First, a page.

Yet I keep hoping that Clegg will come good. Of all the national politicians I have come across, he is the one who combines most clearly both an instinctive and intellectual commitment to Liberalism, which he is capable of not just of articulating as abstract principle, but actually of applying to specific policy areas.

So, come on Nick. Show us tonight that the campaign so far has been an aberration and that you are not merely just a likeable chap and a good liberal, but really have what it takes to be leader.

Friday, November 16, 2007

Huhne ahead on Question Time

Last night’s Question Time was my first real opportunity to take notice of the leadership election campaign. We moved house a week ago, so during the last fortnight all spare time has been spent packing, moving and unpacking endless cardboard boxes. Debates about Trident replacements and alternatives, school vouchers etc. have passed me by.

Before commenting on the debate, I should perhaps mention the political baggage that I carry in assessing the merits of the candidates. I want the Liberal Democrats to be a party of the libertarian centre-left, a contrast with the Conservatives and with Labour’s patrician, top-down instincts. We should combine a clear social conscience and commitment to social justice with a belief in decentralisation of power and support for personal liberty.

Over the years, my biggest frustration with the Lib Dems has been the disjunction between the our professed abstract principles, which include an emphasis on individual choice and freedom, and the detailed policy prescriptions we arrive at, which often seem every bit as nannyish as those of New Labour. This stops us from developing a clear political narrative because there is no obvious connection between what we say we stand for and how we respond to the issues of the day.

To me Nick Clegg seems to understand this problem better than Huhne. He strikes me as a thoroughgoing Liberal, sufficiently confident in his own ideological principles to reject the kind of ‘intellectual cringe’ towards socialism that many Lib Dems seem to indulge in for fear being thought right-wing. Although there is much I agree with Chris Huhne about, and I would be more than happy to have him as leader, there seems to be a touch of the Toynbees, a whiff of patrician Fabianism, about him.

So my default position is to vote for Clegg because he is more in tune with my political instincts and beliefs. I have chosen not to sign up as a Clegg supporter, because I want to see how the candidates perform before reaching a final decision. But it would take something dramatic to convince me to vote for Huhne.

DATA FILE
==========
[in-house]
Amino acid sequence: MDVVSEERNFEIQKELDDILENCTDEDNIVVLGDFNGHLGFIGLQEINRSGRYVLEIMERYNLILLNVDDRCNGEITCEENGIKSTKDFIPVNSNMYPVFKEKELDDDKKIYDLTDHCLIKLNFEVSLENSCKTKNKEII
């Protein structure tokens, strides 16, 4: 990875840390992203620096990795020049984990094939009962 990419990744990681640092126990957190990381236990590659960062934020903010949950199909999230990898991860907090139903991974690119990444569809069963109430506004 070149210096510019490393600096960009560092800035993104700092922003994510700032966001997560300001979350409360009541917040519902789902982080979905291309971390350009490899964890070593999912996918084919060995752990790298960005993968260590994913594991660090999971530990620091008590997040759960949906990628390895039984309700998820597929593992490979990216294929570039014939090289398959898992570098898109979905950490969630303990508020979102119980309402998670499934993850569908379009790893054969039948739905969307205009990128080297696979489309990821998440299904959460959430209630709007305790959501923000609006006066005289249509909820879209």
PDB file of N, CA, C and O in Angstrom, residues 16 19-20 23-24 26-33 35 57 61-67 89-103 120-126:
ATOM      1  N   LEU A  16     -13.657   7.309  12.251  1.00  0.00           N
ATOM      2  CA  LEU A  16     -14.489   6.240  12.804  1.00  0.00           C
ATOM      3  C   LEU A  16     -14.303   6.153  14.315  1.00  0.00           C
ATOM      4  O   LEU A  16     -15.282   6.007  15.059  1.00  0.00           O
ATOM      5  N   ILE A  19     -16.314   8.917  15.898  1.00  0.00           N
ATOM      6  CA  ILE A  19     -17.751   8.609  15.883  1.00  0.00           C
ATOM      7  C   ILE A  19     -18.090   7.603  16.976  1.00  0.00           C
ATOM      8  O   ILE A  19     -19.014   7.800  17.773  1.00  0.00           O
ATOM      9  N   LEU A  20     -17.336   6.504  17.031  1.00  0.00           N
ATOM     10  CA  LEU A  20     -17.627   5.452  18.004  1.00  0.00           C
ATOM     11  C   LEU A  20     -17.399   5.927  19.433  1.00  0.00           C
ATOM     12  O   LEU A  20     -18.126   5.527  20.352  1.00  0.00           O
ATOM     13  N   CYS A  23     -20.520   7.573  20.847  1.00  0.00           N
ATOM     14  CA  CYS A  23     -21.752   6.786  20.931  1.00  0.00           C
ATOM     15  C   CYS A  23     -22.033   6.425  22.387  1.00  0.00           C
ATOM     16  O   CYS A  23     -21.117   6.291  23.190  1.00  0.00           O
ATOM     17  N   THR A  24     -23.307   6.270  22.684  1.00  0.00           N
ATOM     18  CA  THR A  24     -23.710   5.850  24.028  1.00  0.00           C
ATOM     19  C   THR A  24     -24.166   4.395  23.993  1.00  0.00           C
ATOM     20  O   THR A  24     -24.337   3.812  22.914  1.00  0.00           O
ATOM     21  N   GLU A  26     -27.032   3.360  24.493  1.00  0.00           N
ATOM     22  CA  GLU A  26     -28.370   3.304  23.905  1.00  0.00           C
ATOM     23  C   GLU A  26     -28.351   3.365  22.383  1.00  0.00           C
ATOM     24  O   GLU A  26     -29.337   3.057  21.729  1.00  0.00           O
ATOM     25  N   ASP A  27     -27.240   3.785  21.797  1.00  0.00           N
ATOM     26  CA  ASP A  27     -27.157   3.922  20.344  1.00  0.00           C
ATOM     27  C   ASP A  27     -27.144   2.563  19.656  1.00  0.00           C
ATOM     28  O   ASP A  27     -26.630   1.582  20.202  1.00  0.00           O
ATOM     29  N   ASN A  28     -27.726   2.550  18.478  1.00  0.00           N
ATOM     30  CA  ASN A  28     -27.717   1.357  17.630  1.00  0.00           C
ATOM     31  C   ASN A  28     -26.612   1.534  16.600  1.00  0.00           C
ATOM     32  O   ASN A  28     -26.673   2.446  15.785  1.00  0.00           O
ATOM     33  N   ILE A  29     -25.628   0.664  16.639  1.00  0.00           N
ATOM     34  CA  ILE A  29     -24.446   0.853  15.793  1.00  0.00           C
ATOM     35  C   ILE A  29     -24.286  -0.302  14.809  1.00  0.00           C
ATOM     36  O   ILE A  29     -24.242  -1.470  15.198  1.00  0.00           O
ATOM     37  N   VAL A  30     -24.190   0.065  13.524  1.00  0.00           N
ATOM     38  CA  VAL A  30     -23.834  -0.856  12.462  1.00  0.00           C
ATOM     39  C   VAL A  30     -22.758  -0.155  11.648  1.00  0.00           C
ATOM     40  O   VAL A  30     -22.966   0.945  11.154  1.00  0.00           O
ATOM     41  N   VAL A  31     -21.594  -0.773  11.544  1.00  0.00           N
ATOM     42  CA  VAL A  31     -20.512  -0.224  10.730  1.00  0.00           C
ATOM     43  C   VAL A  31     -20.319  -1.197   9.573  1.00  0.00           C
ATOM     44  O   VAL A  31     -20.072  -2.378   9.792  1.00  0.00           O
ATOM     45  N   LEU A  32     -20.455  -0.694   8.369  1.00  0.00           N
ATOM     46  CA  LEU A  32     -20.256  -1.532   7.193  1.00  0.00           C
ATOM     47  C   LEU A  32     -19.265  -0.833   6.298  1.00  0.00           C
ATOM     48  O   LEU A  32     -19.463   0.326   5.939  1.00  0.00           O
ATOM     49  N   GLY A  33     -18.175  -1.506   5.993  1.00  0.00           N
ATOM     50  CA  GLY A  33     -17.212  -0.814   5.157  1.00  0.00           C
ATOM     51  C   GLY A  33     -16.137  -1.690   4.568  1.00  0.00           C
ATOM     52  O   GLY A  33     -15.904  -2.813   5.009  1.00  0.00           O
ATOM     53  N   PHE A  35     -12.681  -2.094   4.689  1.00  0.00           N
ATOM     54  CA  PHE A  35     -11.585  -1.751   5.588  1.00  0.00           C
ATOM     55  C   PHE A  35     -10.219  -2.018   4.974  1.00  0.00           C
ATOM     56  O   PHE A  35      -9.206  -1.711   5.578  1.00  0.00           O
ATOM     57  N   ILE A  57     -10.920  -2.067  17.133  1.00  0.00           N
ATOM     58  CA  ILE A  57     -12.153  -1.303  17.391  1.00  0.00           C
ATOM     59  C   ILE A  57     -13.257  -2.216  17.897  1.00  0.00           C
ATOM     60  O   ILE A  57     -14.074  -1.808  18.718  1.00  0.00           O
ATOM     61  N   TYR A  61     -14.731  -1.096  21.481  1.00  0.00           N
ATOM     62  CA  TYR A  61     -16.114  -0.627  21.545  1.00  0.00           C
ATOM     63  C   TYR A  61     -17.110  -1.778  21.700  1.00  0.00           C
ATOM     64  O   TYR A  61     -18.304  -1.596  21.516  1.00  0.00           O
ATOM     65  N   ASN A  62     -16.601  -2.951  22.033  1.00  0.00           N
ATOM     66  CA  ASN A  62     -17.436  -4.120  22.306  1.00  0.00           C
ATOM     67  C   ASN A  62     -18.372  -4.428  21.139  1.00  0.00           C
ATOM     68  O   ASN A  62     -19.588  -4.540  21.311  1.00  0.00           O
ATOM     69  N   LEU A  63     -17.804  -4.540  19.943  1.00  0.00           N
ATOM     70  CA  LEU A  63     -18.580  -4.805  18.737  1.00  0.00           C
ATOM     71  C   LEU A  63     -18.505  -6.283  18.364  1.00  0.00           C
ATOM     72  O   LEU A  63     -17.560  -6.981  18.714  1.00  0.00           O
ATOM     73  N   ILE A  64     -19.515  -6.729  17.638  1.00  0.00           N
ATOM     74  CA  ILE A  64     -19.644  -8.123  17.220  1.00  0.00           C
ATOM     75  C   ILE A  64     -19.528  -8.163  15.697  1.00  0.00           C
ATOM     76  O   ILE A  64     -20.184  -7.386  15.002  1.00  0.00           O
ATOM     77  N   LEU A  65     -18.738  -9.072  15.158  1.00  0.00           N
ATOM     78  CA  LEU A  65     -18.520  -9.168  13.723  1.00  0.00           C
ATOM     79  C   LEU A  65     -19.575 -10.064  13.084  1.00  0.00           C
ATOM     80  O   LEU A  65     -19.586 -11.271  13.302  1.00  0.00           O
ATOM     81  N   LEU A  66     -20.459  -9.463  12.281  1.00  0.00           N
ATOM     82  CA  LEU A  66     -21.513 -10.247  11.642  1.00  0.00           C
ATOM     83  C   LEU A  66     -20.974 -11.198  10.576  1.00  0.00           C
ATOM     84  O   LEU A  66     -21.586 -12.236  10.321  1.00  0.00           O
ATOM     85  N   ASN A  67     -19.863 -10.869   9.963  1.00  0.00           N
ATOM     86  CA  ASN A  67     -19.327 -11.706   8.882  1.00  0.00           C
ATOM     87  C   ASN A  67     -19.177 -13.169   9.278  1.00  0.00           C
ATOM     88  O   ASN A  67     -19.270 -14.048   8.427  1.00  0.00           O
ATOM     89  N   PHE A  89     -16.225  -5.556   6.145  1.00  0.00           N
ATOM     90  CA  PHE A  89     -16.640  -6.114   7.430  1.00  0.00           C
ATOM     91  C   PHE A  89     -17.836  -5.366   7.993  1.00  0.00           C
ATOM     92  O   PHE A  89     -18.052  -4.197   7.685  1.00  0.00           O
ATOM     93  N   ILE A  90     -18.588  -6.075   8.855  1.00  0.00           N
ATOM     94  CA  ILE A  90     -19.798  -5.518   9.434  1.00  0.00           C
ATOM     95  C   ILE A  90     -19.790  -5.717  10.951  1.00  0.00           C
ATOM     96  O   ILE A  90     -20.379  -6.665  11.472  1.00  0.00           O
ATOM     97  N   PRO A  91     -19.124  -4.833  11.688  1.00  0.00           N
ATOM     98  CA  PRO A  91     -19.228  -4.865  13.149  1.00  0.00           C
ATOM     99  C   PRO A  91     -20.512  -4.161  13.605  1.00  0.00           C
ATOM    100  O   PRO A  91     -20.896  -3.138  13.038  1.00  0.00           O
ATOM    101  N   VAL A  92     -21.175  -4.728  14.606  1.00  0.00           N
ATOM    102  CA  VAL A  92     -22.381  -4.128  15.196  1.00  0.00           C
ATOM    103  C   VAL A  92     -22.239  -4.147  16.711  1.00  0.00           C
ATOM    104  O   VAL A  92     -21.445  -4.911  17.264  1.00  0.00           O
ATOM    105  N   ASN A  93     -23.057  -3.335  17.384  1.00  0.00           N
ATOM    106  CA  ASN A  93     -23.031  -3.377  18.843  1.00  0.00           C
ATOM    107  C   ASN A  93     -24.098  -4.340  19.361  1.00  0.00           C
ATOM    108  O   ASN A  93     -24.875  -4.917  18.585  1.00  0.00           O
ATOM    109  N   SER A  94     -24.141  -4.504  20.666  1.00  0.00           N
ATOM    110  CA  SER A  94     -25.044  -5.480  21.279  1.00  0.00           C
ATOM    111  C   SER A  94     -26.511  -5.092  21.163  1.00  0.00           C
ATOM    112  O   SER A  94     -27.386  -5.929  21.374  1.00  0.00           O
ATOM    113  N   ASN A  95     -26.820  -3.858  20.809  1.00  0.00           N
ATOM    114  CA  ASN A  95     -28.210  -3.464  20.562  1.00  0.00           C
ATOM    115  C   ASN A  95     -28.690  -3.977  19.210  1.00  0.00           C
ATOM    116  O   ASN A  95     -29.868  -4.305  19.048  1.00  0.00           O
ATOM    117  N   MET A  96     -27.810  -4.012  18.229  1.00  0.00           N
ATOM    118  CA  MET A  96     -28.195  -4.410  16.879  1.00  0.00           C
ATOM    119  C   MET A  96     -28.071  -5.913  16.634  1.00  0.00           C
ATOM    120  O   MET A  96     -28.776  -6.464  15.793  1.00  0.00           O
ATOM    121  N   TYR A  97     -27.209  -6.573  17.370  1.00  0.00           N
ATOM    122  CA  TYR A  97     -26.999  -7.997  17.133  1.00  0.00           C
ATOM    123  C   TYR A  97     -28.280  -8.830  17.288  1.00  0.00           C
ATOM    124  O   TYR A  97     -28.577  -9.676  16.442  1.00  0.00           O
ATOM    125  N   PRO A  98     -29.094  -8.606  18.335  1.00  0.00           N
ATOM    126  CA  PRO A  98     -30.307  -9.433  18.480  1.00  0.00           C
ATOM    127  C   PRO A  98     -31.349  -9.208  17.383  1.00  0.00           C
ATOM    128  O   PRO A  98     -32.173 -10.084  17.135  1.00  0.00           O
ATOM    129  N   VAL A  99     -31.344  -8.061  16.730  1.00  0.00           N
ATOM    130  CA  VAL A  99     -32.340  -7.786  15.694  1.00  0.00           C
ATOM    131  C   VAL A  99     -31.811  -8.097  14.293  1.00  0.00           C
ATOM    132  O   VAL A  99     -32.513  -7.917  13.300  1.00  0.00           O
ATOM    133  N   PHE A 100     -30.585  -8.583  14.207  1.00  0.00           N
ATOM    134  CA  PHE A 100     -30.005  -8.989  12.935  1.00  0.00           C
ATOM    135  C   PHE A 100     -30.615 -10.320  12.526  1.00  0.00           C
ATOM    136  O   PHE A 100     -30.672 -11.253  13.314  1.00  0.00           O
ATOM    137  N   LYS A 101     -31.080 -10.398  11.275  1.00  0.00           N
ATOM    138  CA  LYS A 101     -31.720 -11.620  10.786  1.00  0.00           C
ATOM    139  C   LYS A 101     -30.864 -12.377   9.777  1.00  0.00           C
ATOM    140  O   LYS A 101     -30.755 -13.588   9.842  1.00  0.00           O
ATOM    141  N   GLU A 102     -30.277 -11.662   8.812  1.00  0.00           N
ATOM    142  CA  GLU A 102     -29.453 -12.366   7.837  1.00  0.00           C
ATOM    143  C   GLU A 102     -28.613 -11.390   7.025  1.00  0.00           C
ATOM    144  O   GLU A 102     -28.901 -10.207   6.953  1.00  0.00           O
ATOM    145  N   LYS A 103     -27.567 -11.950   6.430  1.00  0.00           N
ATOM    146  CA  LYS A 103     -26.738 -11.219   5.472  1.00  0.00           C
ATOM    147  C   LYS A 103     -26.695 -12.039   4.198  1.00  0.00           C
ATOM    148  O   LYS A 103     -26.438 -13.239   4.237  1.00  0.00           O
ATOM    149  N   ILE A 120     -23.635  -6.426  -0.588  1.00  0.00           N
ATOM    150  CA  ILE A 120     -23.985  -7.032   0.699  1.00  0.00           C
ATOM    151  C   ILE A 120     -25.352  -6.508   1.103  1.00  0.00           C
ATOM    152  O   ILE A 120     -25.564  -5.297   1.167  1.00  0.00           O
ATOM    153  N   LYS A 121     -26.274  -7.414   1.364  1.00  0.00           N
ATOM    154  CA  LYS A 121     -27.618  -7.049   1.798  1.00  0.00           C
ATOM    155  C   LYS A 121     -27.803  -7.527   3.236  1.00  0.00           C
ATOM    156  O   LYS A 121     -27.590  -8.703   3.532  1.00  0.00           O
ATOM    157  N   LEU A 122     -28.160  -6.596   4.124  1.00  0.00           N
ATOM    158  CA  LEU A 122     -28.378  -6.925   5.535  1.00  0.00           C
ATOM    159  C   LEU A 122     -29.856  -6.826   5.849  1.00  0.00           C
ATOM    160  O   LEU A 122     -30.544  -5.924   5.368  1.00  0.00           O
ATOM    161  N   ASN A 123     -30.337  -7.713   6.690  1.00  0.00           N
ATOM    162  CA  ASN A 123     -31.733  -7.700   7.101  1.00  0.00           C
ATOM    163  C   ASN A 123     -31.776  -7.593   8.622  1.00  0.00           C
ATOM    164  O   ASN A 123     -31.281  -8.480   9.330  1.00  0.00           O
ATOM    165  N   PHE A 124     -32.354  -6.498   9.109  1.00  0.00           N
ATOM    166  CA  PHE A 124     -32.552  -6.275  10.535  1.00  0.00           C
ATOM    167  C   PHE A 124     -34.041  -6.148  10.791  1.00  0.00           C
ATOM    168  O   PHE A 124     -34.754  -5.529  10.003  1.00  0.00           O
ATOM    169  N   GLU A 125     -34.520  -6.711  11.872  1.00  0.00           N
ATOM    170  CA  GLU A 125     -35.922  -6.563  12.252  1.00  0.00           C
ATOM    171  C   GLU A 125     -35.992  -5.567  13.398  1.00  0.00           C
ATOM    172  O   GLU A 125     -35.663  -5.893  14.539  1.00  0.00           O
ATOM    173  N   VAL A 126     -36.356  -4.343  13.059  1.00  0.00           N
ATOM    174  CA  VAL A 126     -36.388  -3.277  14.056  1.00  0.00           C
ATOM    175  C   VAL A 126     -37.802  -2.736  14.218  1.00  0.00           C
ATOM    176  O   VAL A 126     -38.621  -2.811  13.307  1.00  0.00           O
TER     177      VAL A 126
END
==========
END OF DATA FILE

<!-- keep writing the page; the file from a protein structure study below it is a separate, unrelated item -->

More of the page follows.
Last night, therefore, I was rooting for Clegg. So it is with some disappointment, that I say that Huhne came across as the stronger candidate, with a clearer worldview, which he articulated confidently. He was also the first to mention the importance of localism in our approach to public services, and gave a clearer sense of how we are different from the other parties.

Although Clegg was generally engaging and articulate, he foundered badly on the question about his criticisms of Huhne in the last leadership election. Had he been on the Today programme in a one-to-one interview, he would have been shredded for his answer that ‘this was in a totally different context’ and ‘of course I don’t believe that now because I haven’t said it again’. Far better to say that he was offering a genuine view about Chris’s last leadership campaign and that there is a danger in producing eye-catching policies that give hostages to fortune.

It makes me fear that because of Clegg’s attractive quality of appearing to be thinking out loud rather than sticking to a script, he has been given an armchair ride by the media so far. On the evidence of last night, there is a danger that he will come unstuck when pinned down by an aggressive interviewer, as he would be if he becomes leader.

I hope to attend a hustings before making my mind up. It would still seem rather perverse not to vote for Clegg given how strongly I agree with his political outlook. Last night did not to enough to make me change my voting intention, but it certainly sowed the seeds of doubt.